It is often the case that the stories an industry feeds to the media are at odds with the trading information individual companies give shareholders via regulated stock market announcements. A classic example of this is car insurance where the industry body complained of an “epidemic of fraud” while the major providers told the market that claims volumes were falling.

In the case of housing, the market reports of the top 10 builders are brimming with confidence about future trading. You might expect Bellway, for example, to be feeling the pinch from a supposedly burdensome planning system because of its smaller-than-average land bank. But its trading update in August said that it had detailed planning permission on all its 2019 building plots and had increased land acquisition by 12 per cent to an annual level 30 per cent higher than its output. “The land market remains favourable and continues to provide attractive opportunities,” the company said.

The top 10 builders accounted for about half of the 159,510 homes completed by the private sector in 2017. So, what about the other players? Information is patchy because many are private companies, but random checks on those that are publicly listed suggest that smaller housebuilders also hold enough land to keep them going for years.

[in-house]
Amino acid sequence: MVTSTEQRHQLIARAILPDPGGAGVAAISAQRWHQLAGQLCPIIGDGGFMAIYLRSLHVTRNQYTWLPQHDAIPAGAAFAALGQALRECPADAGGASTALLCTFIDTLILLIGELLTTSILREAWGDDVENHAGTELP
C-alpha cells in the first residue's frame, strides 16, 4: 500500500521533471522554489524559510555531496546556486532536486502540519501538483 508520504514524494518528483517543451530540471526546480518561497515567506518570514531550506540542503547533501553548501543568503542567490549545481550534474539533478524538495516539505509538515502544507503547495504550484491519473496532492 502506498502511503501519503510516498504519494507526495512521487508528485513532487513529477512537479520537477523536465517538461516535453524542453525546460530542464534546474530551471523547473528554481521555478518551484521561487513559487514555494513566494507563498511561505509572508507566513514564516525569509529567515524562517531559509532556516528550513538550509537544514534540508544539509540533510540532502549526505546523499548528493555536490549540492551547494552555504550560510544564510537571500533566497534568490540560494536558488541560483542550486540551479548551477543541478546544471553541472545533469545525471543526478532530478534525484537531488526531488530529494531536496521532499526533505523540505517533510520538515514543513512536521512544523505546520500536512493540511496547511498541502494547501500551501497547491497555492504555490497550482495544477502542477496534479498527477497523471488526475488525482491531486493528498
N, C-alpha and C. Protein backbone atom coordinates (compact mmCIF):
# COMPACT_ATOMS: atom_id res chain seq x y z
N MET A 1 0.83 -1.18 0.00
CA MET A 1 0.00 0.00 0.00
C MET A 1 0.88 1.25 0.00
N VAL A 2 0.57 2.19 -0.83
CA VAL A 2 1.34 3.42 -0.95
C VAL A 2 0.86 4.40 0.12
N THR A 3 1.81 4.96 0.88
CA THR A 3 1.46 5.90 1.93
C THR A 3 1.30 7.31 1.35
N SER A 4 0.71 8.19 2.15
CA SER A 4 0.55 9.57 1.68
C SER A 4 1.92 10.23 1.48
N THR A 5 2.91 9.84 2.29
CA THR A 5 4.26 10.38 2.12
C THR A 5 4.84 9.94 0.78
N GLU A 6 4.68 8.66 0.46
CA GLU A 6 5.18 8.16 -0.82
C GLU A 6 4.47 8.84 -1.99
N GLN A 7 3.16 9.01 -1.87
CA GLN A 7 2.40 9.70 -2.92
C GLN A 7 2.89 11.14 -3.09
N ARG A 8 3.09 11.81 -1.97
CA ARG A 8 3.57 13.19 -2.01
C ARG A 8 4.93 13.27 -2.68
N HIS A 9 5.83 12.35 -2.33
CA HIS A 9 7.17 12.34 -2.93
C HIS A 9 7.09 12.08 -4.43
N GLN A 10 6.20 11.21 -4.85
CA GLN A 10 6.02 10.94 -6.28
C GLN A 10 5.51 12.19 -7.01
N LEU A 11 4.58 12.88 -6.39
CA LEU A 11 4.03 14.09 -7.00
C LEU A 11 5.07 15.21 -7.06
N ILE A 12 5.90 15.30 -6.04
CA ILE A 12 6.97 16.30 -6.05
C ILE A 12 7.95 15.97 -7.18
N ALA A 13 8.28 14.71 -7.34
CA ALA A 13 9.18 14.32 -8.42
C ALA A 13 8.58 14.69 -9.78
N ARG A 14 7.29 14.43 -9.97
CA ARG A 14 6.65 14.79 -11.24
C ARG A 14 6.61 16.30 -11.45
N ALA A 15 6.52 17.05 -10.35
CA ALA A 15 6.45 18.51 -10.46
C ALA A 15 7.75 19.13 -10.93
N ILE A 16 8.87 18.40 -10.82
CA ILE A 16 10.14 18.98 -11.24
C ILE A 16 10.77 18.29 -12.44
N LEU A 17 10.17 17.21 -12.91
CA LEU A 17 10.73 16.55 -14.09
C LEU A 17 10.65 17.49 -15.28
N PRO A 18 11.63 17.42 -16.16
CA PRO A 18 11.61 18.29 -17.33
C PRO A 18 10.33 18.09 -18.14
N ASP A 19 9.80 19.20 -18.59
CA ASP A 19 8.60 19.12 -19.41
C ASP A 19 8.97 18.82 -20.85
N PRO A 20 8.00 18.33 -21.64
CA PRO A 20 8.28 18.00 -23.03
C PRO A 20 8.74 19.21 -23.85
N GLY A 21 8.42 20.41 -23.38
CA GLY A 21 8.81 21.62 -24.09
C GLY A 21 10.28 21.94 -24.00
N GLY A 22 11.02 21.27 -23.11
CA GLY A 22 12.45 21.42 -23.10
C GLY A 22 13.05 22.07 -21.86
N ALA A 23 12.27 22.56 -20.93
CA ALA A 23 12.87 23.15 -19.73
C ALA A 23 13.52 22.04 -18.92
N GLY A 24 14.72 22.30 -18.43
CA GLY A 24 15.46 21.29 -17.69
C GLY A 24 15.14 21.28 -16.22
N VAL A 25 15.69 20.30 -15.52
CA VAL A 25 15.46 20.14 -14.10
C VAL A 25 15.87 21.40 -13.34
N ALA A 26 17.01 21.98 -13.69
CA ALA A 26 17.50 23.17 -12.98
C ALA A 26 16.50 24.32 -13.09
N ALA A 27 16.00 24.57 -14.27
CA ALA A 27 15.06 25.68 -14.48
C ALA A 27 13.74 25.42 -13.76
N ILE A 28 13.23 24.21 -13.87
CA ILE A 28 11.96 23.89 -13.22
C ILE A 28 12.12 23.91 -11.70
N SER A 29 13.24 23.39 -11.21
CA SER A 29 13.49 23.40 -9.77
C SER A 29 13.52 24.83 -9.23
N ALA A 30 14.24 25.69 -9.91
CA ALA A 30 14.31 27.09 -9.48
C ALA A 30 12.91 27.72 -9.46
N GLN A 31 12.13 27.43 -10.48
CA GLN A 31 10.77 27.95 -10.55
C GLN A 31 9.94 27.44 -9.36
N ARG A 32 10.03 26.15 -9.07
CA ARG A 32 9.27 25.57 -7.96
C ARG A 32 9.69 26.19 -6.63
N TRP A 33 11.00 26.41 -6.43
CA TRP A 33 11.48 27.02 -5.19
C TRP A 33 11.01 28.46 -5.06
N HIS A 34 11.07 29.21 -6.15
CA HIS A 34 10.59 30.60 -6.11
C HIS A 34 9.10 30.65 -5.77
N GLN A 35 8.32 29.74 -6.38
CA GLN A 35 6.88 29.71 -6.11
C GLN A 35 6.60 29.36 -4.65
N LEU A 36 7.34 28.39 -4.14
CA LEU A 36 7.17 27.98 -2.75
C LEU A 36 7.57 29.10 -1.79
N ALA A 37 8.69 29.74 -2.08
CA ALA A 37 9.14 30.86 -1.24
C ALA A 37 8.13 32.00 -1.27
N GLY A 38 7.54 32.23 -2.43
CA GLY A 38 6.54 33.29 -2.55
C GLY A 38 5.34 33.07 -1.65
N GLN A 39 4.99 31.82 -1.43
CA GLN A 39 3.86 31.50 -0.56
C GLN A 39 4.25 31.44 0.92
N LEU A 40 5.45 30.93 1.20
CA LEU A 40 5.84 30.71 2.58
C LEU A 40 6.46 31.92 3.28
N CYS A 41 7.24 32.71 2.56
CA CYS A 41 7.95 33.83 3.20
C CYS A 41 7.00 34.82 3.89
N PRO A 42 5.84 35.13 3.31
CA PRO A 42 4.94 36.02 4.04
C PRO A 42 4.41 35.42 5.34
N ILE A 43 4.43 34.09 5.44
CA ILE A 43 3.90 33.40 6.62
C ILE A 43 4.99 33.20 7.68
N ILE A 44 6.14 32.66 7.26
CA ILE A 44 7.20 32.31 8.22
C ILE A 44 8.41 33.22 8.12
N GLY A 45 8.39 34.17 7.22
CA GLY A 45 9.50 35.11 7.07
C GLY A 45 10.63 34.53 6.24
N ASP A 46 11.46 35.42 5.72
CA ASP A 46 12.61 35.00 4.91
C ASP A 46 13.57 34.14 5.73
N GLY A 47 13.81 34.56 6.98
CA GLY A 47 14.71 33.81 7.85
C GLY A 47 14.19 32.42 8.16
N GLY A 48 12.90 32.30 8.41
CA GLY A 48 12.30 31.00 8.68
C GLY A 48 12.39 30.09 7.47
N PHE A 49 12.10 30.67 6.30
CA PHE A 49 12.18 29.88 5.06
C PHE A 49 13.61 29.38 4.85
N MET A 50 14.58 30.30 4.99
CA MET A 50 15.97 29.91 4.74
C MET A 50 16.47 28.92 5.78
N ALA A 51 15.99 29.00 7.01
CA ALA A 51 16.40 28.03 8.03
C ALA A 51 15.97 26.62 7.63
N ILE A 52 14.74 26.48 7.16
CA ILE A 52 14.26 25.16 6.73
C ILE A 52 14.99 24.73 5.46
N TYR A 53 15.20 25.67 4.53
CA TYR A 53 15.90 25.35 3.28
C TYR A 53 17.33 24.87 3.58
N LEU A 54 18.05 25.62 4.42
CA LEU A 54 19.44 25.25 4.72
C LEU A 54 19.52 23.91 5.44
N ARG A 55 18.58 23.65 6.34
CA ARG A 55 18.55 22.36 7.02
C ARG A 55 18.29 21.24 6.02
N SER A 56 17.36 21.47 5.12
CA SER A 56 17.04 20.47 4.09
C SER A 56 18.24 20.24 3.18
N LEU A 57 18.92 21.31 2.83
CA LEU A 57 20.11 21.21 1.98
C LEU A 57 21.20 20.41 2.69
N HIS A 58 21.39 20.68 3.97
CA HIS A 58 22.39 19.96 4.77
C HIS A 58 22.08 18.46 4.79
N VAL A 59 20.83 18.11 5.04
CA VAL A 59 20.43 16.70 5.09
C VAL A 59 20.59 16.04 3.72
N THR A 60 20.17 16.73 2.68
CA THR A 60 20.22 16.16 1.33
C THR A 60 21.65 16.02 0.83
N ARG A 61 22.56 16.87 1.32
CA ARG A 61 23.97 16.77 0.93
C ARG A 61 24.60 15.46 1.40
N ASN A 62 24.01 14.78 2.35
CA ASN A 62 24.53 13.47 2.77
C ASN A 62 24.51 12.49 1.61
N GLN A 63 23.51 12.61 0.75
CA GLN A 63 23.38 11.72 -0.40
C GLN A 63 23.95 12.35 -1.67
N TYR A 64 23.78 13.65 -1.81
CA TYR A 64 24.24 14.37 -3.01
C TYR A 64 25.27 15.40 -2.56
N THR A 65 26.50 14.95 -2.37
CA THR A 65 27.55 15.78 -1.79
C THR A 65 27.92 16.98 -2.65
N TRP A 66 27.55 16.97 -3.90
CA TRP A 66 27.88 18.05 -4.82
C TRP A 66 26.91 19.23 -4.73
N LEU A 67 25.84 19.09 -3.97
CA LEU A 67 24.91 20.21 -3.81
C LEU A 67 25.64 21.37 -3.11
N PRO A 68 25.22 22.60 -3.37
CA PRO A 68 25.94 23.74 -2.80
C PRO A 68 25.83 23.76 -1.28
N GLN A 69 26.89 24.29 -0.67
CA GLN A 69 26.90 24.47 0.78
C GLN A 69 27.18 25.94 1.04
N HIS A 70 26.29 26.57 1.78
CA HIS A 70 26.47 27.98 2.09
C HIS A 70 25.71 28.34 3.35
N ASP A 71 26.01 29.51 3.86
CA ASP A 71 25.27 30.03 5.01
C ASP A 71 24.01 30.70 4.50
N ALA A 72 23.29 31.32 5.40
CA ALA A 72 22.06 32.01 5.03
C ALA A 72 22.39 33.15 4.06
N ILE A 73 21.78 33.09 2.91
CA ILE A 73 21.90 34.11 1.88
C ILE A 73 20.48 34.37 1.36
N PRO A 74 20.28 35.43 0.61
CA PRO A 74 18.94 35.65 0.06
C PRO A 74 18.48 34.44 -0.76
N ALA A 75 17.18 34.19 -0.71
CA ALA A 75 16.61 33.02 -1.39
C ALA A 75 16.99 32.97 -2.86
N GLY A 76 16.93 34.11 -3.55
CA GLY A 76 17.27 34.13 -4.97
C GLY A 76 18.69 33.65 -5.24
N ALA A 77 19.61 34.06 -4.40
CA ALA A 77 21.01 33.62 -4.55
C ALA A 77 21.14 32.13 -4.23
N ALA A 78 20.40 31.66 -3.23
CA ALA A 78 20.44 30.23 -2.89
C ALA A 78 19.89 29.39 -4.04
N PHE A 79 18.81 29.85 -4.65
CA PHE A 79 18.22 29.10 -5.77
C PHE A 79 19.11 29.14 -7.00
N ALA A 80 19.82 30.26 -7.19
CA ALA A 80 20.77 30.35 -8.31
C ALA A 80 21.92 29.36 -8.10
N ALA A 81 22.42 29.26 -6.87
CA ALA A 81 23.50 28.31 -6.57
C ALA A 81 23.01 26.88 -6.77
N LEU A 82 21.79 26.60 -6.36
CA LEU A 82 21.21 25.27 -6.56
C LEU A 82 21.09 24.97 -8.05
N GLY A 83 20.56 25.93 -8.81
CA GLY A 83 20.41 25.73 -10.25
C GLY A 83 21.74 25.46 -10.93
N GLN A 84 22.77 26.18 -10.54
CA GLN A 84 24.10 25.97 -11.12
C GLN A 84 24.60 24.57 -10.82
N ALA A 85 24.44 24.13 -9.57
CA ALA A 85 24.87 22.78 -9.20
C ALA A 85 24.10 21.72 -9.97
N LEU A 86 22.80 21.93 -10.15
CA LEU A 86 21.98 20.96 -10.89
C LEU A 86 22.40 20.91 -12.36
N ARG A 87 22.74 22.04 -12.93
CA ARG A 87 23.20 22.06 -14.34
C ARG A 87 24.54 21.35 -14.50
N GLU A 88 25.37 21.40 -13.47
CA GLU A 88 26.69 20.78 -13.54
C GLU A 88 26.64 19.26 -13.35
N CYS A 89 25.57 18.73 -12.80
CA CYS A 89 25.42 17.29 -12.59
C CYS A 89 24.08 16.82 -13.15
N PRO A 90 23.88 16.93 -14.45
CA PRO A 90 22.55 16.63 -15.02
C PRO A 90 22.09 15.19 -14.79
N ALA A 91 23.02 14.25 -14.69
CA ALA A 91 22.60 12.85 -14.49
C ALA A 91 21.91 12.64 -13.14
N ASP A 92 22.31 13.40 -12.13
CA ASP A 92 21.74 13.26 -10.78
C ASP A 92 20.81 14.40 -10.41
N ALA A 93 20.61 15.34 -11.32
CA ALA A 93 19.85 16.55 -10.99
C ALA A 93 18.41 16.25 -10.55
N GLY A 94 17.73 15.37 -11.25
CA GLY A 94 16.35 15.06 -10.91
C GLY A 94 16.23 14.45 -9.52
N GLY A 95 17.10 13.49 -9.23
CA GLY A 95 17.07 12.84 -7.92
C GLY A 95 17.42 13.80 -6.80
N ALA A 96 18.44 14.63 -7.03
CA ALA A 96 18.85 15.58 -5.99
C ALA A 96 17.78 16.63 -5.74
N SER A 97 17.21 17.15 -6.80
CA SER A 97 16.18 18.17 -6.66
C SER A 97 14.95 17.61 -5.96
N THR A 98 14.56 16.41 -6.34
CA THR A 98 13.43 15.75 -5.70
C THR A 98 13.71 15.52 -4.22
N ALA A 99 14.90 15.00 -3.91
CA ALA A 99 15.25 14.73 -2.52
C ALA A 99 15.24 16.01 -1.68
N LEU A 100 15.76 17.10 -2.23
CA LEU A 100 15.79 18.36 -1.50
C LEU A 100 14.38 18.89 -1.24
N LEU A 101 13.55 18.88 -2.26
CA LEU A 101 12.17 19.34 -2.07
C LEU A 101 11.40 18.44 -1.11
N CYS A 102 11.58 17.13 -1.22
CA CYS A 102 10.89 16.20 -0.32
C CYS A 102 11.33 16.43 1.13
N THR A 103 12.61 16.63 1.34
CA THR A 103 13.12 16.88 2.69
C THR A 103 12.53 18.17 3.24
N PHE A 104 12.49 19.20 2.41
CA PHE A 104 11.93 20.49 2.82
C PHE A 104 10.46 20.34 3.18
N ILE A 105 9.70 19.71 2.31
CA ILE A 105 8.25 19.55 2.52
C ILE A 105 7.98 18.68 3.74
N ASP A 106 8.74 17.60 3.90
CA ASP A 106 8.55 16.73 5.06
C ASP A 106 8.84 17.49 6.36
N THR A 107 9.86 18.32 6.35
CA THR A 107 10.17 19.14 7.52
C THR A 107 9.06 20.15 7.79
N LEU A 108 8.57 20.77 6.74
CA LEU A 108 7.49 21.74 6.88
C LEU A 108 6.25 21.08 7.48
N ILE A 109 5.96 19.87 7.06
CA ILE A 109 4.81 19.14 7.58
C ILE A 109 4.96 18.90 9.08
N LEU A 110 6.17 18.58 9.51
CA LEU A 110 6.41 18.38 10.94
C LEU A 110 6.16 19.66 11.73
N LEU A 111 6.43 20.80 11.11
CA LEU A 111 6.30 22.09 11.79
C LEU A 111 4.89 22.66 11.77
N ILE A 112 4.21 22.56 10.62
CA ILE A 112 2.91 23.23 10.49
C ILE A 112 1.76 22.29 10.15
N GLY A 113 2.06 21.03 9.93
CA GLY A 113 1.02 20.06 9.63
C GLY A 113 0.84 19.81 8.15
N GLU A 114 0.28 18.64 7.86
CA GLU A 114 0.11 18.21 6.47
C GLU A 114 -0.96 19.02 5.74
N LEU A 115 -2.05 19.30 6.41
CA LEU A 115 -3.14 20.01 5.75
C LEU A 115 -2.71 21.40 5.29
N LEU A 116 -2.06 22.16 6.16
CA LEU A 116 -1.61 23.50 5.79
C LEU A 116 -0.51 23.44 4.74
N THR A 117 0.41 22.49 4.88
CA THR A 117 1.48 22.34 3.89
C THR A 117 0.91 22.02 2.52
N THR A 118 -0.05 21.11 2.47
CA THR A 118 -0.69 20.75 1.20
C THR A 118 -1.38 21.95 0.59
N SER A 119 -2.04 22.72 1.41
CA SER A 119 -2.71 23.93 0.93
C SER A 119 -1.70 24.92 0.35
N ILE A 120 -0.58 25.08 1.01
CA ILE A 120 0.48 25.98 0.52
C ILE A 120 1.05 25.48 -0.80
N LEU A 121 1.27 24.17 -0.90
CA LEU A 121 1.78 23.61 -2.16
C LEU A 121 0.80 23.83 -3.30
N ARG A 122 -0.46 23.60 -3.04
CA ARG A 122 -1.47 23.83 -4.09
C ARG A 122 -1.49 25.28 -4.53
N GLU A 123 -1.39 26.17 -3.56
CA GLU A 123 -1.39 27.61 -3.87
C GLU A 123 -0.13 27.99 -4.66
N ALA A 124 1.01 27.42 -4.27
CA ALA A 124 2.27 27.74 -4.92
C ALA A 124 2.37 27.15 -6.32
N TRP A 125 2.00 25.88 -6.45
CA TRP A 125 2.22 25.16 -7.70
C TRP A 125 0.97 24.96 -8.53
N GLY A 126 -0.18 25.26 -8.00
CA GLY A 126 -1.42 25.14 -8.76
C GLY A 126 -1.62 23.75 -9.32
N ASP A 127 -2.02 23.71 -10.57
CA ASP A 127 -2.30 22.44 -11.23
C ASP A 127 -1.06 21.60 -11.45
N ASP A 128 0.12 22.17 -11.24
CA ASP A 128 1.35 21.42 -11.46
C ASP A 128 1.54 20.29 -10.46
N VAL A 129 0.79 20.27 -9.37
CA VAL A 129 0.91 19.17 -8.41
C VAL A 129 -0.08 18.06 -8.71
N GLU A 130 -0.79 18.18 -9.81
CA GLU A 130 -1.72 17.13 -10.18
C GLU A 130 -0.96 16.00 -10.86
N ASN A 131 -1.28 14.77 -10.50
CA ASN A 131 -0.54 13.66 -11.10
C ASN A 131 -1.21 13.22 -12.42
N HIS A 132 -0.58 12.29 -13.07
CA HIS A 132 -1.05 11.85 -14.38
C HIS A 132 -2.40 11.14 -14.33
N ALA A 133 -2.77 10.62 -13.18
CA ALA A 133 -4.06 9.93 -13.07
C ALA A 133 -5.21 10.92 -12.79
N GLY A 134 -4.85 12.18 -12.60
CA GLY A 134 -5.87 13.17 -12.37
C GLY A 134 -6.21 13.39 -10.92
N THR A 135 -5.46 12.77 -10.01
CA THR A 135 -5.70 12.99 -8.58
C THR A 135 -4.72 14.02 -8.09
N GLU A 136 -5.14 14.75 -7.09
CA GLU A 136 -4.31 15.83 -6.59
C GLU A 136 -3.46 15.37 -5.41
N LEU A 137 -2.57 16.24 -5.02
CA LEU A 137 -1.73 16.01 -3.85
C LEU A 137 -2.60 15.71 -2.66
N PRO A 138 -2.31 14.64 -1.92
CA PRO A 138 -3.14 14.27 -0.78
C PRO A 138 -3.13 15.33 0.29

And then there are the companies that combine building homes with developing sites to sell on to other builders. The latest trading update from Inland Homes, for example, said that in the first six months of this year it has built 357 units and sold 837 plots to other housebuilders but still has 6,808 in its land bank – nearly six times as many as it built on or sold.

The pattern is clear: across the private housebuilding sector big land banks are the norm. If the top 10 companies – equating to half the market – are hoarding 600,000-plus plots, it is safe to assume that well over a million plots are in the land banks of the sector as a whole. Far from needing greenbelt land, the builders already have enough plots to deliver a step-change.